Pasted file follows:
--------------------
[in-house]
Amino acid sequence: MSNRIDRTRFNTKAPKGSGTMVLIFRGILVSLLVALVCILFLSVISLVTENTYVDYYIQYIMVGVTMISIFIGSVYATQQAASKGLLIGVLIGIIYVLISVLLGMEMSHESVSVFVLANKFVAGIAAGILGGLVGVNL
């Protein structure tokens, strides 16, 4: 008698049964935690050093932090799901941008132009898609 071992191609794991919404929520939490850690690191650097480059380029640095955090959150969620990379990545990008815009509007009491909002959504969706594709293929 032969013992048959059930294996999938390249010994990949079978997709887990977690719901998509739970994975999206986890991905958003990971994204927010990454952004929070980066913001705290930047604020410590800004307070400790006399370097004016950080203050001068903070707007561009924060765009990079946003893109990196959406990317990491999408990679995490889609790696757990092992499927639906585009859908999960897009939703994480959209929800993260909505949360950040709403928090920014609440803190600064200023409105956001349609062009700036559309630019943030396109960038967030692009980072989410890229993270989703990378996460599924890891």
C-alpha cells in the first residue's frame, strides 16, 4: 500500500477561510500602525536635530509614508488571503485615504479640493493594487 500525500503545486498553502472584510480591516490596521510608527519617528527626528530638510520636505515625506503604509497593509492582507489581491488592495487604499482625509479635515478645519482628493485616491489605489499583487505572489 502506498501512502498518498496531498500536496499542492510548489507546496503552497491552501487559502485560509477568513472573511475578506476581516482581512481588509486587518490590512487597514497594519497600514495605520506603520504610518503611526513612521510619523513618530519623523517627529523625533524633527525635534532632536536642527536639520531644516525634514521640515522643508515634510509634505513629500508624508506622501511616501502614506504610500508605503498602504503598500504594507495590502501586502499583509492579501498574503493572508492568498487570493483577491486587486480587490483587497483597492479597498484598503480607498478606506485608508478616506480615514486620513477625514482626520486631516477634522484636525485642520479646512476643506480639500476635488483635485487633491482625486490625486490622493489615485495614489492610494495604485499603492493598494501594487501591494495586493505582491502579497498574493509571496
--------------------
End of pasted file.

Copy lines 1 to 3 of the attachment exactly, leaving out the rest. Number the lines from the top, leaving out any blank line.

[in-house]
Amino acid sequence: MSNRIDRTRFNTKAPKGSGTMVLIFRGILVSLLVALVCILFLSVISLVTENTYVDYYIQYIMVGVTMISIFIGSVYATQQAASKGLLIGVLIGIIYVLISVLLGMEMSHESVSVFVLANKFVAGIAAGILGGLVGVNL
């Protein structure tokens, strides 16, 4: 008698049964935690050093932090799901941008132009898609 071992191609794991919404929520939490850690690191650097480059380029640095955090959150969620990379990545990008815009509007009491909002959504969706594709293929 032969013992048959059930294996999938390249010994990949079978997709887990977690719901998509739970994975999206986890991905958003990971994204927010990454952004929070980066913001705290930047604020410590800004307070400790006399370097004016950080203050001068903070707007561009924060765009990079946003893109990196959406990317990491999408990679995490889609790696757990092992499927639906585009859908999960897009939703994480959209929800993260909505949360950040709403928090920014609440803190600064200023409105956001349609062009700036559309630019943030396109960038967030692009980072989410890229993270989703990378996460599924890891």